Additionally, important governance requirements are involved. For instance, firms will need to name an executive accountable for the firm’s preparations for a solvent exit. At any point, the bank or building society should, upon request, be able to provide the PRA with the current version of its SEA.

Finally, the SEA should clearly outline all the potential barriers and risks to achieving a successful solvent exit. There are many considerations to address, and these will vary depending on the firm’s operation and size.

With a SEA maintained on an ongoing basis as part of its BAU activities, the PRA expects that a firm will produce a solvent exit execution plan (SEEP) within a month of there being a “reasonable prospect” that it will need to pursue a solvent exit. Firms must also be prepared to produce a SEEP upon request from the PRA at any time.

A challenging, far-reaching process

The above touches on only some of the essential, top-line elements that are involved in planning for a solvent exit. Clearly, for non-systemic banks and building societies that have hitherto not undertaken an in-depth SEA, responding to the new requirements laid out by the PRA could prove challenging.

The difficulty of the task will be dictated, at least in part, by the size and complexity of the firm. Complicated legal and corporate structures, the liquidity of the assets owned, the existence of untraceable or uncontactable customers, and regulations governing the different markets and territories in which the company operates are just some of the many factors that can make a SEA more challenging.

Importantly, a bank or building society is required to include a level of detail within its SEA (and, if required, SEEP) documentation that is “proportionate” to the nature, scale and complexity of the firm.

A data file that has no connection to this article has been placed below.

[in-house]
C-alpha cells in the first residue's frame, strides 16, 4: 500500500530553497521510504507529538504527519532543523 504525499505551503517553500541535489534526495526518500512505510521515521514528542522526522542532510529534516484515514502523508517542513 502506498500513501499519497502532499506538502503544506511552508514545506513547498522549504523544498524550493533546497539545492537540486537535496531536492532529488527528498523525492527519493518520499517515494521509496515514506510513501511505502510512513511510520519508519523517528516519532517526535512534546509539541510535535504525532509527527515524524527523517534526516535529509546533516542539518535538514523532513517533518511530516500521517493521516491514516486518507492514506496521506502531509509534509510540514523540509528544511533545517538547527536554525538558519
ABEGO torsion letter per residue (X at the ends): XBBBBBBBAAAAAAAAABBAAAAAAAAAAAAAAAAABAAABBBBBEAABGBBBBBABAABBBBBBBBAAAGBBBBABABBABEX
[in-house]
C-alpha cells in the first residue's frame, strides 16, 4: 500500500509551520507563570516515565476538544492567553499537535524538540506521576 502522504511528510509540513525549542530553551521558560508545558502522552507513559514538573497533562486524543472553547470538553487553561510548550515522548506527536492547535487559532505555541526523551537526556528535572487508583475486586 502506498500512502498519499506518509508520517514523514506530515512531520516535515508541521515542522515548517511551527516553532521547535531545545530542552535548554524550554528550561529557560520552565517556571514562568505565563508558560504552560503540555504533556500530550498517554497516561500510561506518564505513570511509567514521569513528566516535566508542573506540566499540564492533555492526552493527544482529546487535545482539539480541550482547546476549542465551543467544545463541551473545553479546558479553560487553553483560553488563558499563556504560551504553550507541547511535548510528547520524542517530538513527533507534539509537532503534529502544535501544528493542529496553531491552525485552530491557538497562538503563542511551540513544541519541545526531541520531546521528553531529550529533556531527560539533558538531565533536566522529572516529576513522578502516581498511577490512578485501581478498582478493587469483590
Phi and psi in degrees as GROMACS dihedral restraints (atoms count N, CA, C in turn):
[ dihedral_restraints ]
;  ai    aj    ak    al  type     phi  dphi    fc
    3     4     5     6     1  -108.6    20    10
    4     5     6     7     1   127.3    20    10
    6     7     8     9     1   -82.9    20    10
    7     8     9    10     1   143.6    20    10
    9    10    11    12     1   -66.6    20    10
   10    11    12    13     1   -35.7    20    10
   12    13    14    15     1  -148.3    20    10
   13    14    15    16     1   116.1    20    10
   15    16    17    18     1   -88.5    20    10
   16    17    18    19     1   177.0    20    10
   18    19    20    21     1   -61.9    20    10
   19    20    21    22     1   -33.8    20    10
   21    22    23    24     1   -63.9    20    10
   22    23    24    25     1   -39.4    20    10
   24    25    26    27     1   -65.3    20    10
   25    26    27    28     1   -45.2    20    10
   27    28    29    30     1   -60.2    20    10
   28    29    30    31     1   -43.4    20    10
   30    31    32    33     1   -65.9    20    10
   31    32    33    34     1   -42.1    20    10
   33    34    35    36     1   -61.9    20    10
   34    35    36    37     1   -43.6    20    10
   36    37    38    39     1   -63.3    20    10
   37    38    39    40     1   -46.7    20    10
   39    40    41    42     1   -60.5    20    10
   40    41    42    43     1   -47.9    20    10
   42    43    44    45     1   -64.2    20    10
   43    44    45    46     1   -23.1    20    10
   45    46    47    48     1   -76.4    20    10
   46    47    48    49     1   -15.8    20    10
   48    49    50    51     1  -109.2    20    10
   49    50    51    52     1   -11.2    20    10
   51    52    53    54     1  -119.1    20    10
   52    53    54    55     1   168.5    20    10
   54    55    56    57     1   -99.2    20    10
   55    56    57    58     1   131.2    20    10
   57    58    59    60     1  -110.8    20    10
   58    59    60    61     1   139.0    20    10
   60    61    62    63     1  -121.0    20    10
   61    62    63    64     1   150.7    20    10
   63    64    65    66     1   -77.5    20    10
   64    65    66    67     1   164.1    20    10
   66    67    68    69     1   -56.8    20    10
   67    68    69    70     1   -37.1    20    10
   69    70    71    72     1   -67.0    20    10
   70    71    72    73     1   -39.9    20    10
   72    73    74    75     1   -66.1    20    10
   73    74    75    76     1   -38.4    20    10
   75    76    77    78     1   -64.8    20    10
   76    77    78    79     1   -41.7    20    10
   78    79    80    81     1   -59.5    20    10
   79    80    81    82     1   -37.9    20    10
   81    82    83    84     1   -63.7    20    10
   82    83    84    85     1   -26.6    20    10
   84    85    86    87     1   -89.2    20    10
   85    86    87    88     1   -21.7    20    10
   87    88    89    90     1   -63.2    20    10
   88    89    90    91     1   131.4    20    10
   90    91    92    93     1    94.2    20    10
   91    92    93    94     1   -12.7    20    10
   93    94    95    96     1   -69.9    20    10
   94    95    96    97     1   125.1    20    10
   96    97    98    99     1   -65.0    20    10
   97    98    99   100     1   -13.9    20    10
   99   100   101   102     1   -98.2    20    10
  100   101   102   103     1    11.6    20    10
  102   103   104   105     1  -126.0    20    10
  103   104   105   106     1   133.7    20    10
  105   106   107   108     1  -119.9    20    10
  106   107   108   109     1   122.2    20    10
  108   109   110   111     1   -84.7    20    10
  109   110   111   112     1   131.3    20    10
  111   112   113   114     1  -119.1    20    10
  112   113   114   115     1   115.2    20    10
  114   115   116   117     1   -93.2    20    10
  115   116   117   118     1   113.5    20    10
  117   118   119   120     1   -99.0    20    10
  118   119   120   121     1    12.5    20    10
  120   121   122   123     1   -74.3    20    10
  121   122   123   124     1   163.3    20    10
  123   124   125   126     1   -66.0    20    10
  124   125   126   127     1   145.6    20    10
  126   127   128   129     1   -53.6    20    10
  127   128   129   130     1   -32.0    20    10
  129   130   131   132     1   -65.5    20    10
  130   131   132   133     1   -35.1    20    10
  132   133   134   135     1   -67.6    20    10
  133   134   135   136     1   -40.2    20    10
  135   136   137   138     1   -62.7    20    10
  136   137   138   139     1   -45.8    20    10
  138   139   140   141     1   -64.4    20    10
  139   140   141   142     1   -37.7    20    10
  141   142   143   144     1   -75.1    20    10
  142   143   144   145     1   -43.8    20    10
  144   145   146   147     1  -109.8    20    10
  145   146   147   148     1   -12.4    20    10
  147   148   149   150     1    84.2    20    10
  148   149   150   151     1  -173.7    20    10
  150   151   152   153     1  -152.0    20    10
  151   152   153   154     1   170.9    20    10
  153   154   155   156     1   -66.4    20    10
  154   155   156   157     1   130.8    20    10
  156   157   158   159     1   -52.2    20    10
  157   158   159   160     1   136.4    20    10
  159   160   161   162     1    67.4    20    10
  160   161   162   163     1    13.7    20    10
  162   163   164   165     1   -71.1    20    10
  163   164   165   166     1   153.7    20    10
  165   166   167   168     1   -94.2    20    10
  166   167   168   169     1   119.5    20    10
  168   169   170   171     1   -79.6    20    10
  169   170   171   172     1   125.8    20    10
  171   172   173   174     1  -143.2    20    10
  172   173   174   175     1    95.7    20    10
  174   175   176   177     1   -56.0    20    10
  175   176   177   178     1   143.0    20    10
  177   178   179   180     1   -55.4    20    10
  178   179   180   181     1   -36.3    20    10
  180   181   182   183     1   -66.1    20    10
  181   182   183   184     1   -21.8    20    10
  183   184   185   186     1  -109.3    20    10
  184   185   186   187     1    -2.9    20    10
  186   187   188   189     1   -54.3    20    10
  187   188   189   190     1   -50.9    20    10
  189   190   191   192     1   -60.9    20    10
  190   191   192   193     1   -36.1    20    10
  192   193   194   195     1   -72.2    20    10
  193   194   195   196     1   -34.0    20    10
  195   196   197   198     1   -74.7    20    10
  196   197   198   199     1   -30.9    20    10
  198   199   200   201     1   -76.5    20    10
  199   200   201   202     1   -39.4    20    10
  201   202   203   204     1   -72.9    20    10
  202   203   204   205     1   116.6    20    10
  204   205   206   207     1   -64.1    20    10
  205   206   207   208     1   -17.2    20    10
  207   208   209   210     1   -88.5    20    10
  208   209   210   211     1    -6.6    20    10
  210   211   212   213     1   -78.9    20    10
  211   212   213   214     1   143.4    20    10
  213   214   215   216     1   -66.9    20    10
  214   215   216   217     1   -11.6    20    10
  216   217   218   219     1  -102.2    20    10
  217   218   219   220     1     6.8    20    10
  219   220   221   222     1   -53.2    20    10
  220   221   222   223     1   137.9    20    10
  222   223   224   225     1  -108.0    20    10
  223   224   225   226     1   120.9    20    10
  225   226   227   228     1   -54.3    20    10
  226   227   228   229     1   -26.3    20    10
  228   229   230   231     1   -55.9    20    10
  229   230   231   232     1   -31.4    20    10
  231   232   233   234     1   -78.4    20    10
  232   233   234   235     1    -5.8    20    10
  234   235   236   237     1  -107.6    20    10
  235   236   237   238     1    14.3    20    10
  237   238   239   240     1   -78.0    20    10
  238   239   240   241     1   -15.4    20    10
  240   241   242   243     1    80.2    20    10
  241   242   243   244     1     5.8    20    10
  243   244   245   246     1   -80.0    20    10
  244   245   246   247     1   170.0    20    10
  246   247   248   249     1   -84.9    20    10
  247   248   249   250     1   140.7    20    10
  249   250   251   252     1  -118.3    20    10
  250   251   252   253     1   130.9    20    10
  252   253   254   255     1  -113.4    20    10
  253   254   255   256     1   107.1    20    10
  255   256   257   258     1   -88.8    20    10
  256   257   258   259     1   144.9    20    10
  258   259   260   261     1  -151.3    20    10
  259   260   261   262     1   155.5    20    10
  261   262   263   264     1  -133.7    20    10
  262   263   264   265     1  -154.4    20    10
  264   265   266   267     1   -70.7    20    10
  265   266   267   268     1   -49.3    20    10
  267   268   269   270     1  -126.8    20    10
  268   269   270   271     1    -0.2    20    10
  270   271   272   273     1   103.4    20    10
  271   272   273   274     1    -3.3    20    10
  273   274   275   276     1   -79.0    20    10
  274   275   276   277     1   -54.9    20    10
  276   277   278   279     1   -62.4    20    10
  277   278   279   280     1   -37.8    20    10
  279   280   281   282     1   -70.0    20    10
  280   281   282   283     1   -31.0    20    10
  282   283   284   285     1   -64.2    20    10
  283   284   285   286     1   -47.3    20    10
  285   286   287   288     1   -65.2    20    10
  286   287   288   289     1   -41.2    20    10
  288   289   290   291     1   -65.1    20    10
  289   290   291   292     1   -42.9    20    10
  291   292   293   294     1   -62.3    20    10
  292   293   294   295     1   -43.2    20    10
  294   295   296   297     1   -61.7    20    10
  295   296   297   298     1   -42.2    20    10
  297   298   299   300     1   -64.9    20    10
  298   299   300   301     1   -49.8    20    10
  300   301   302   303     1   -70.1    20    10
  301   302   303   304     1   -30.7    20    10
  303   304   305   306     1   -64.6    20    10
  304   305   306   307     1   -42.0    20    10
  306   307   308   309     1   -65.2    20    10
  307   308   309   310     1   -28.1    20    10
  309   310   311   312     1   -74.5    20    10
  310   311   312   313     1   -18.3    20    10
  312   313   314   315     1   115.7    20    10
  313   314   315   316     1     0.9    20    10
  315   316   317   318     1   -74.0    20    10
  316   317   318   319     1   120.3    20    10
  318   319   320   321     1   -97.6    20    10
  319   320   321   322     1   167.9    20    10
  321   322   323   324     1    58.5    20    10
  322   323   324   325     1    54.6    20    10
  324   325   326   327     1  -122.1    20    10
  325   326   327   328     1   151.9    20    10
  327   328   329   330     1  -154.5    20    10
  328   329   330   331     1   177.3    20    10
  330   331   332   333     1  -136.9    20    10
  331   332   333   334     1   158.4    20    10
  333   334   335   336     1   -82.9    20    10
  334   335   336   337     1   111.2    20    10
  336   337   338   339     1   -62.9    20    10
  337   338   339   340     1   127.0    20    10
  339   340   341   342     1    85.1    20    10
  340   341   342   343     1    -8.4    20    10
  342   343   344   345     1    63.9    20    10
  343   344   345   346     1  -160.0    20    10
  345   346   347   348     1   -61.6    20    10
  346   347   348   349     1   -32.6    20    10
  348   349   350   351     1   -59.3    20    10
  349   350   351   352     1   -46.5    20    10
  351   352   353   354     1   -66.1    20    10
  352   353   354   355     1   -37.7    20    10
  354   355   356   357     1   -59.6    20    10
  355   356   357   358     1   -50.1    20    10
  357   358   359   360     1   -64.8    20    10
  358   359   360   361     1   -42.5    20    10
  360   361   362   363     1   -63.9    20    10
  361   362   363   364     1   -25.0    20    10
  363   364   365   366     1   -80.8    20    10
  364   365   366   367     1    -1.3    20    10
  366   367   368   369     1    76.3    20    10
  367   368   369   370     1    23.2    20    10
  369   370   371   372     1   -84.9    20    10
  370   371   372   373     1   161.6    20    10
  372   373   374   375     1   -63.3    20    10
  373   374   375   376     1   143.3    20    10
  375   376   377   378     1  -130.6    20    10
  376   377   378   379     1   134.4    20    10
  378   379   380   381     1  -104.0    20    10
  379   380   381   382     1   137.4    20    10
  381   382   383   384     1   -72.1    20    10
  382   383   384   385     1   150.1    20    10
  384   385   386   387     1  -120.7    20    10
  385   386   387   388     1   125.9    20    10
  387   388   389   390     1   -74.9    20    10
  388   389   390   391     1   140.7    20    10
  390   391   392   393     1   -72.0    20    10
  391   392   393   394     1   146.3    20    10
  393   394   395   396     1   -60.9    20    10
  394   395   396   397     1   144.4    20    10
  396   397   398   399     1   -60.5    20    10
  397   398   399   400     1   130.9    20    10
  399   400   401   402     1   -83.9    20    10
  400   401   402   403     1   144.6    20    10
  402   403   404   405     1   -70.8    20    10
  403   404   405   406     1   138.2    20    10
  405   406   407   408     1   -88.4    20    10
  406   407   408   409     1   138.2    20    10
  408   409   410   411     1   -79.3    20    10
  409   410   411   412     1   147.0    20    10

To that end, the SEA and the development of the SEEP ought to involve several clear and distinct phases: scoping and mobilisation; planning and documentation; testing and quality assurance; and execution and dress rehearsal. Assumptions contained within any part of the documentation—from the financial resources required through to the timeline governing which parts of the plan will be executed when—must be supported with appropriate data and analysis.

The benefits of acting promptly

There are 17 months until the new rules come into effect. Challenging though compliance might seem to some firms at this point, there are significant advantages to preparing thoroughly and promptly. These extend far beyond simply remaining on the right side of the PRA’s requirements.

  1. The likelihood of a successful solvent exit is increased. By preparing for a solvent exit as part of their BAU, firms reduce the risks of time delays and financial losses should they need to pursue this option. Stakeholders and creditors will also benefit.
  2. A smooth solvent exit will minimise disruptions to the UK economy. From a reputational perspective, this is important—poorly executed and communicated exits risk tarnishing the legacy of the brand involved, as well as the leadership teams behind it.
  3. Unsuccessful solvent exits can result in deposits not being paid in full, leading to extra costs being incurred and passed onto other firms if the Financial Services Compensation Scheme (FSCS) is required to complete the payouts.
  4. As is the PRA’s ambition, more diligent and thorough solvent exit planning ought to provide greater confidence among firms that they—and others—can exit the market more easily if the need arises. This breeds confidence among investors, offering them greater assurance that they will be able to access their funds should the firm in which they have invested become unsustainable or non-viable. This all contributes to a well-functioning and competitive market.

Now is the time to act.

Solvent exit planning will undoubtedly remain high on the agenda for the UK’s non-systemic banks and building societies over the coming years. Adapting to evolving regulation is a constant challenge for any financial-services business, and despite the recent changes having been anticipated for some time, it is crucial that banks and building societies have access to the support they require to stay abreast of the reforms.

In addition, the challenges the incoming PRA rules present should also be seen as opportunities to conduct thorough assessments of a firm’s operating model, balance sheet and customer experience. In turn, these will provide the foundations for better aligning commercial strategies, stakeholder-engagement protocols and internal governance frameworks. Although potentially complex, the reforms will mark a positive step forward for the banking industry.

The clock is ticking, and firms should know that October 2025 will roll around quickly. As such, there is no time to waste in ensuring that preparations for solvent exit planning begin in earnest if they are not already underway.